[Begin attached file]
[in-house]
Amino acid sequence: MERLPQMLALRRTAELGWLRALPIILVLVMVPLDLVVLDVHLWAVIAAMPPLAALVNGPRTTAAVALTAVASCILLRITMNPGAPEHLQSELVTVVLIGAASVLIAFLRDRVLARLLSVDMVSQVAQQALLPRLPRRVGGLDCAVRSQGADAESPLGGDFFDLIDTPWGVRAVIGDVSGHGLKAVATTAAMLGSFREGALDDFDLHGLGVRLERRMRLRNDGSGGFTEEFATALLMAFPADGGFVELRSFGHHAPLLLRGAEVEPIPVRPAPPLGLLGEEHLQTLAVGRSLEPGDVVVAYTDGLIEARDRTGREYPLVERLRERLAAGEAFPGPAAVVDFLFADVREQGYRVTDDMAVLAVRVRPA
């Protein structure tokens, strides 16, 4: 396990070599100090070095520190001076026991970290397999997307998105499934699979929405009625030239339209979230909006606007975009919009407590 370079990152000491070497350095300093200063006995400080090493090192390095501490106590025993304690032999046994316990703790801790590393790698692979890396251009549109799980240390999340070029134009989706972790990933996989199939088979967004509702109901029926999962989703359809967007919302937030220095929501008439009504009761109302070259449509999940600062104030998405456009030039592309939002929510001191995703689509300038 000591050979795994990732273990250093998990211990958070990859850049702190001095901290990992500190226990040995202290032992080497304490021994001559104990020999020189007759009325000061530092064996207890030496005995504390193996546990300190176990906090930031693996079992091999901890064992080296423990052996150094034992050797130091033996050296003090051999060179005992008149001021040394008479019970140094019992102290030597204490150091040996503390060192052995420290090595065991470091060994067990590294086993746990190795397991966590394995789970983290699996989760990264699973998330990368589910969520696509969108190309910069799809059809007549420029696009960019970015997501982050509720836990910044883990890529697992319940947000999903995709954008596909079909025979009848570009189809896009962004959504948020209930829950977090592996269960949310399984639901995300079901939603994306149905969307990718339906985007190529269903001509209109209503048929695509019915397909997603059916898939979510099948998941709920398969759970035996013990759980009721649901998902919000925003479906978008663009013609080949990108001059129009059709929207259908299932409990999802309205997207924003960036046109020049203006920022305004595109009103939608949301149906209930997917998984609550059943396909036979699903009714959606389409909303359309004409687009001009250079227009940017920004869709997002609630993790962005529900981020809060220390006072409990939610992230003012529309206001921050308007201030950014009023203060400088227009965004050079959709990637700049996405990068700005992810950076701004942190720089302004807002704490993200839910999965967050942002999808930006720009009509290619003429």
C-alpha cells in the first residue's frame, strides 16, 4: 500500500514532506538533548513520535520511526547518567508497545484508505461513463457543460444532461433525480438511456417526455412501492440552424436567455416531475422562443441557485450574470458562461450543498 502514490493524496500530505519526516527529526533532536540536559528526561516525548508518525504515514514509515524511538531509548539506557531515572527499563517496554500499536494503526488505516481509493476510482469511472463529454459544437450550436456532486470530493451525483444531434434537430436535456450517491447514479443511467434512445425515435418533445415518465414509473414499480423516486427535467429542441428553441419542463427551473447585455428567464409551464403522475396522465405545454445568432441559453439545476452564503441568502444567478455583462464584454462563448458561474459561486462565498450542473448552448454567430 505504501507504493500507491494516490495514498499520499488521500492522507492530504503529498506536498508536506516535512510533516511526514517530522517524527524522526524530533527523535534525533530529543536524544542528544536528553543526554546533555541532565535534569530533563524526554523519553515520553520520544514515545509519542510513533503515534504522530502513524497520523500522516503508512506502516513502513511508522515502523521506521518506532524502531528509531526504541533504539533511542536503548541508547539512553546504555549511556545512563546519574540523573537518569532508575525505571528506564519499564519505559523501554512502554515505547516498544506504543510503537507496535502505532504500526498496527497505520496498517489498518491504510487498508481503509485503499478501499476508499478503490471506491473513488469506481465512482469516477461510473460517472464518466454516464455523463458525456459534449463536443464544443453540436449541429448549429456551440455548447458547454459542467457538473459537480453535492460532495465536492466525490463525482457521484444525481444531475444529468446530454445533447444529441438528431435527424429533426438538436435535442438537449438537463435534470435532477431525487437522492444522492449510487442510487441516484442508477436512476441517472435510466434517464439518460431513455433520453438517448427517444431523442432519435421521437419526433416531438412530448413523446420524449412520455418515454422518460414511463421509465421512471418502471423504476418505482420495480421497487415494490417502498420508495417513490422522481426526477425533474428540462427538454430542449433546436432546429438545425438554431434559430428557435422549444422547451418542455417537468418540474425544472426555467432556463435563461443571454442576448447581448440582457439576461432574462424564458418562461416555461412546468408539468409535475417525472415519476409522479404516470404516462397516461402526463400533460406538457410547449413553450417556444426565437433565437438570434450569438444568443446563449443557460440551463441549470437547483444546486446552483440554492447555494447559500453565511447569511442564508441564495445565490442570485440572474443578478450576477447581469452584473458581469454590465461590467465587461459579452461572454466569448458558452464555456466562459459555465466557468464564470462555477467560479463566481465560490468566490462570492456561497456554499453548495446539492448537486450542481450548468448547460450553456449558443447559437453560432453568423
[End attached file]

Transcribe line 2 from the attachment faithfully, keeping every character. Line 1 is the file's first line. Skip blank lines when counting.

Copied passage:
Amino acid sequence: MERLPQMLALRRTAELGWLRALPIILVLVMVPLDLVVLDVHLWAVIAAMPPLAALVNGPRTTAAVALTAVASCILLRITMNPGAPEHLQSELVTVVLIGAASVLIAFLRDRVLARLLSVDMVSQVAQQALLPRLPRRVGGLDCAVRSQGADAESPLGGDFFDLIDTPWGVRAVIGDVSGHGLKAVATTAAMLGSFREGALDDFDLHGLGVRLERRMRLRNDGSGGFTEEFATALLMAFPADGGFVELRSFGHHAPLLLRGAEVEPIPVRPAPPLGLLGEEHLQTLAVGRSLEPGDVVVAYTDGLIEARDRTGREYPLVERLRERLAAGEAFPGPAAVVDFLFADVREQGYRVTDDMAVLAVRVRPA